A question for the new millennium: When there is no paper, is there still a
paper trail? Answer: Not unless you vacuum the Internet and print
Four days after the press reported that
he was about to cut climate-altering carbon dioxide emissions from
power plants, George W. Bush caved in to the Neanderthal wing of the
fossil fuel lobby--the coal industry and ExxonMobil--and reversed
himself. In reneging on his campaign pledge, Bush thumbed his nose at
Holland, Germany and Britain, which are planning to cut carbon
emissions by 50 to 80 percent over the next fifty years, as well as
EPA Administrator Christine Todd Whitman, who had voiced support for
By calling the science "still
incomplete," Bush also lent new credibility to the tiny handful of
industry-sponsored "greenhouse skeptics" who have been thoroughly
discredited by the mainstream community of climate
researchers--including the UN's Intergovernmental Panel on Climate
Change (IPCC), the National Academy of Sciences and other blue-ribbon
scientific groups that deem global warming to be real, immediate and
For most of the 1990s, Western Fuels, a $400
million coal industry propaganda outlet, funded the most visible of
the greenhouse skeptics. Now ExxonMobil--the only major oil company
to deny the reality of climate change--has joined the coal industry
to finance the skeptics, confuse the public and undermine the work of
2,000 scientists from 100 countries on the IPCC.
widely quoted skeptic, S. Fred Singer, denied receiving oil industry
money in a February letter to the Washington Post. But in 1998
ExxonMobil gave $10,000 to Singer's institute, the Science and
Environmental Policy Project, and $65,000 to the Atlas Economic
Research Foundation, which shared building space with SEPP. Says
Atlas's website, "For those who believe public policy should be based
on sound science, Dr. Singer offers a wealth of information,
credibility and encouragement."
Singer's denial of oil
funding is only the most recent of his many fabrications. In 1997 he
declared that Dr. Bert Bolin, then chairman of the IPCC, had changed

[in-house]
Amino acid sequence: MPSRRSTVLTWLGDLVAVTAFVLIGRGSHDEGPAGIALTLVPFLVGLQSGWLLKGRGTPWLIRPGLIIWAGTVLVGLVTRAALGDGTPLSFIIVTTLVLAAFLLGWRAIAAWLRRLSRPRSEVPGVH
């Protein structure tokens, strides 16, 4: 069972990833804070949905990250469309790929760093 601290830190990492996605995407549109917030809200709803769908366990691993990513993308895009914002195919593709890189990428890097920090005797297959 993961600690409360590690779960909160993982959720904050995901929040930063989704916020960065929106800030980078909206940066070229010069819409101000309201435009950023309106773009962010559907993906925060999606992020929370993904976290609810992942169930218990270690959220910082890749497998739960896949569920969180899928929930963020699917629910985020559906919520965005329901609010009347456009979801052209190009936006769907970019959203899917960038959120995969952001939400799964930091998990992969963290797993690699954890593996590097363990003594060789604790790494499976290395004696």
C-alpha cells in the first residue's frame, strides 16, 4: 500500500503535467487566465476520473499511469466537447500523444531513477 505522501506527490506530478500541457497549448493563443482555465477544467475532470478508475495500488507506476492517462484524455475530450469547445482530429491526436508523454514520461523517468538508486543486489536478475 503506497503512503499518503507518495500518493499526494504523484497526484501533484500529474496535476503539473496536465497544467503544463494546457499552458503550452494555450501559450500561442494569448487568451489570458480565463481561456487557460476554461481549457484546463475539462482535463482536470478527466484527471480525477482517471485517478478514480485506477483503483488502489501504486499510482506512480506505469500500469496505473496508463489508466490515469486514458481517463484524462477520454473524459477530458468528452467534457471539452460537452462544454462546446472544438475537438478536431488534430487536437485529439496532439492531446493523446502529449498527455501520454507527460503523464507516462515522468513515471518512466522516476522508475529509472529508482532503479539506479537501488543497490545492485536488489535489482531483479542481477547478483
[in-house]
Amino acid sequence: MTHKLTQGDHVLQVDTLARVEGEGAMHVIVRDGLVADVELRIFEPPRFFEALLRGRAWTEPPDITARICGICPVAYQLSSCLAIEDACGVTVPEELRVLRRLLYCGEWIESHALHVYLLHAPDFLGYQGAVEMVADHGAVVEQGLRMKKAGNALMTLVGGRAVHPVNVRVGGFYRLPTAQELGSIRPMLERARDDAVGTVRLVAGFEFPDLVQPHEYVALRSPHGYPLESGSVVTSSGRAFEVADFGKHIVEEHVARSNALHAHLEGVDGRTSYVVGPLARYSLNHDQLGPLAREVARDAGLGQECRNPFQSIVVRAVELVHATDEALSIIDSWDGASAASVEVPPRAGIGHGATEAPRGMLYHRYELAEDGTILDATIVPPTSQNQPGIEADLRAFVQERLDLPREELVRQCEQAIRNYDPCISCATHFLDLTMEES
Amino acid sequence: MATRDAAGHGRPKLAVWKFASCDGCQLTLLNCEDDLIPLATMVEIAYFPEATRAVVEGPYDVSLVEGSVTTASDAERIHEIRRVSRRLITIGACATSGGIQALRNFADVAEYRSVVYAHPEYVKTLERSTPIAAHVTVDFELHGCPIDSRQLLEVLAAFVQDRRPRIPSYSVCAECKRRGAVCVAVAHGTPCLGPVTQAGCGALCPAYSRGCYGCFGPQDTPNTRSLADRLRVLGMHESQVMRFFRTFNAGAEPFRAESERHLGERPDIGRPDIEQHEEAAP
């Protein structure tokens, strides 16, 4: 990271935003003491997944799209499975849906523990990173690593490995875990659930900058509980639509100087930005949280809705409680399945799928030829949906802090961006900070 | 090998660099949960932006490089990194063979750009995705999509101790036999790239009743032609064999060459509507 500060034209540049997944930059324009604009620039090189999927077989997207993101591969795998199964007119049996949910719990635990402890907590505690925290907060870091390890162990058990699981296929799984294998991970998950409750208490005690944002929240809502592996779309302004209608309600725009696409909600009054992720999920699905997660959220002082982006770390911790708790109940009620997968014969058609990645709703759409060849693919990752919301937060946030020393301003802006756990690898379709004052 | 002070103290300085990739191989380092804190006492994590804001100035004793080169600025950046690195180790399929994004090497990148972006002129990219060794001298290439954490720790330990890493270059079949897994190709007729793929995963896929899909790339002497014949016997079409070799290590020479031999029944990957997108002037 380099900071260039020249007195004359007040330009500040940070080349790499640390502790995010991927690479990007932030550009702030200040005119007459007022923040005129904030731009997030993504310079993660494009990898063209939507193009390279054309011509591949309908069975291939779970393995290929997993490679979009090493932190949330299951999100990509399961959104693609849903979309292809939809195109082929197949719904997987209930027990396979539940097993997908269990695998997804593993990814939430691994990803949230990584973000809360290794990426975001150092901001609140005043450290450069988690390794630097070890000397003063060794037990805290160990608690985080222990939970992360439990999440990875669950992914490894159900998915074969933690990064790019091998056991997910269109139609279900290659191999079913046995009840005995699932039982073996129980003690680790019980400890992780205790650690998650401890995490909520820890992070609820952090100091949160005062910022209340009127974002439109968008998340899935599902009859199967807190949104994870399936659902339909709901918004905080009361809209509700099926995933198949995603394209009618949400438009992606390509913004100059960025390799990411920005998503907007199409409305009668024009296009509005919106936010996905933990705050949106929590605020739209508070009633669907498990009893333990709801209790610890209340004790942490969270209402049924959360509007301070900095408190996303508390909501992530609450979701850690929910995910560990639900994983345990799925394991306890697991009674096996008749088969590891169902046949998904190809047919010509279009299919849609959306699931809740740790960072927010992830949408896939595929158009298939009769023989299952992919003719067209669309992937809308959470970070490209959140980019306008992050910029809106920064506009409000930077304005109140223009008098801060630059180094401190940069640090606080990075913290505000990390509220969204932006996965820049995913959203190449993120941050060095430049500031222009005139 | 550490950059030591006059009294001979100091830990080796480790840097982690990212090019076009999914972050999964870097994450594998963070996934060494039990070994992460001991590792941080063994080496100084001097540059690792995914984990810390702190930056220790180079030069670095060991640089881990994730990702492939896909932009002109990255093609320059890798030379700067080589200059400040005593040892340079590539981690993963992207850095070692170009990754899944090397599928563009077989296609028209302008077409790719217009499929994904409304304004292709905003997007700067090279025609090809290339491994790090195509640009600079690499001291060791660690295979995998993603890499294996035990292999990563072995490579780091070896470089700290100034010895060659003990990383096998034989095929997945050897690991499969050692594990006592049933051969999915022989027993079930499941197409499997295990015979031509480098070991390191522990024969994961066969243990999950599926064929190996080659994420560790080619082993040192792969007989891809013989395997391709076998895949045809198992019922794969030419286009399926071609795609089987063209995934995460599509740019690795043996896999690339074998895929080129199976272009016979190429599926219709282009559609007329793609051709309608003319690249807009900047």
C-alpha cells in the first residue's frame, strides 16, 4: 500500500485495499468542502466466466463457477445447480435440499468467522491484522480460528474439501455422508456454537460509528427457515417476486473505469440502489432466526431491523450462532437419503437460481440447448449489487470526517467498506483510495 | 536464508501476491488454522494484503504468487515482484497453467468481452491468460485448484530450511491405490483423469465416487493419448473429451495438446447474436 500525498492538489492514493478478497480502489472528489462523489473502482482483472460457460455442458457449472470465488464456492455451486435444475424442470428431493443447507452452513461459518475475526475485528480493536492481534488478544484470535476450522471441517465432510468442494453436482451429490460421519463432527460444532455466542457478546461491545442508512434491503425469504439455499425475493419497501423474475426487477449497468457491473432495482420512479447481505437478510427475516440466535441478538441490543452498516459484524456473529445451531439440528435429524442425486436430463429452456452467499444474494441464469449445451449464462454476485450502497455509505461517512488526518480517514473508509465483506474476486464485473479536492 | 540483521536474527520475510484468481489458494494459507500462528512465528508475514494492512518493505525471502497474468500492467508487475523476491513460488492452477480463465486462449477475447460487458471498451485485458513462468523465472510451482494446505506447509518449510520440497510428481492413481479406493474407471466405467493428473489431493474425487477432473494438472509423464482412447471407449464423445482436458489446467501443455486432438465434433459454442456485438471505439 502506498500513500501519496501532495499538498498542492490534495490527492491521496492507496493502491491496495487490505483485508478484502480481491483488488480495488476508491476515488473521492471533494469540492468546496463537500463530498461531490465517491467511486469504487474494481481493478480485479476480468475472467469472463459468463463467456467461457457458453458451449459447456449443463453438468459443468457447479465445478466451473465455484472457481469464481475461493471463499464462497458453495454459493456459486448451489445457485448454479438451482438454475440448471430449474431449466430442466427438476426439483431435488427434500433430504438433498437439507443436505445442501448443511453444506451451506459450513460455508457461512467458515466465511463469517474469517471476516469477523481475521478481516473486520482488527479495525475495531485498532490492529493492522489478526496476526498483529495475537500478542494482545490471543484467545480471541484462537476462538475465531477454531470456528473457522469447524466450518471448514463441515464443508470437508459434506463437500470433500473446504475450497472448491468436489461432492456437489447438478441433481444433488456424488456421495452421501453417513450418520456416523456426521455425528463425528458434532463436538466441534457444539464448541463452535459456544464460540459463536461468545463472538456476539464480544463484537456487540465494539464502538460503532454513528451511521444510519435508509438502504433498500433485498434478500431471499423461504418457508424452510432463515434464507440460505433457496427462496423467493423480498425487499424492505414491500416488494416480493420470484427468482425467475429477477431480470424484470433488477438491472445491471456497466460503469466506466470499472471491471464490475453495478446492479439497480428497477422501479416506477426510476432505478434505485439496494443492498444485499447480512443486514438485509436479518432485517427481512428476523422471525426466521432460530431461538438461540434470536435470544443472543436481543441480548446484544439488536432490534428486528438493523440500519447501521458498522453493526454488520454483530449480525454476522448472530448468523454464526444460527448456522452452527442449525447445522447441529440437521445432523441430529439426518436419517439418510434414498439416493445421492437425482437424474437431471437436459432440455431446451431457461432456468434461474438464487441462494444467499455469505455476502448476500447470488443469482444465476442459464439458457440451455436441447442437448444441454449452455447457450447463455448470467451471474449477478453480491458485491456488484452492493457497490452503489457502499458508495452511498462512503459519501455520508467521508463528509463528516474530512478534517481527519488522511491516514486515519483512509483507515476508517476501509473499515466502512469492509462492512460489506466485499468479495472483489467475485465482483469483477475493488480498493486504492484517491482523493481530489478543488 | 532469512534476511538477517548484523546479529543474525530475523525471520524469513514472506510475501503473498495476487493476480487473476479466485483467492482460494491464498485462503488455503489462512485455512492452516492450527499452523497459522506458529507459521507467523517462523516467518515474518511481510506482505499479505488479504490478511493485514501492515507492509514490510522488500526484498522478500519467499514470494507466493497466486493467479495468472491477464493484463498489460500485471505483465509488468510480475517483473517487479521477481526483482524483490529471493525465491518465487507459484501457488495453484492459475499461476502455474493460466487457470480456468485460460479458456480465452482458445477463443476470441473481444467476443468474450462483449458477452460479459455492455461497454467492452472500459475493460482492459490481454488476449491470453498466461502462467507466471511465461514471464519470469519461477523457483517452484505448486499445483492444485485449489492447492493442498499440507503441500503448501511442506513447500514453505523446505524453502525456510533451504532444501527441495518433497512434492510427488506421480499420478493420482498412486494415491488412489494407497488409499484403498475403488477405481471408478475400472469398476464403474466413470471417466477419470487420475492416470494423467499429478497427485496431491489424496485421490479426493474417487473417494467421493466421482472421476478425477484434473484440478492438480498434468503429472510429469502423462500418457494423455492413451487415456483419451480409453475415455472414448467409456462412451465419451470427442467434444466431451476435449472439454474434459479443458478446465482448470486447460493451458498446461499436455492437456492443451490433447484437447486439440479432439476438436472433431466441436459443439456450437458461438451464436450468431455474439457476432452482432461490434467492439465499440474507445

his position on climate change and denied a connection between global
warming and extreme weather, accusations that Bolin called
"inaccurate and misleading." While he touts himself as an
accomplished scientist, Singer has been unable to publish in the
peer-reviewed literature for at least fifteen years, other than one
technical comment, according to Congressional
ExxonMobil states candidly that it "provides
support to selected organizations that assess public policy
alternatives on issues with direct bearing on the company's business
operations and interests." Many of the ExxonMobil grants are
relatively small. But given the company's size and reputation, they
are useful in leveraging other grants. For example, the company
supports the Center for the Study of Carbon Dioxide and Global
Change, staffed by Sherwood Idso, a longtime coal-sponsored global
warming skeptic, and two relatives, Keith and Craig Idso. In 1998
ExxonMobil gave $15,000 to the Cato Institute's Environment and
Natural Resources program, which boasts coal-sponsored skeptic
Patrick Michaels as its senior fellow. Michaels's "statements on
[climate models] are a catalog of misrepresentation and
misinterpretation," says Dr. Tom Wigley, a leading climate modeler at
the National Center for Atmospheric Research. And ExxonMobil
bankrolls the Pacific Research Institute for Public Policy, which
published The Heated Debate, a book by greenhouse skeptic Dr.
ExxonMobil has isolated itself from the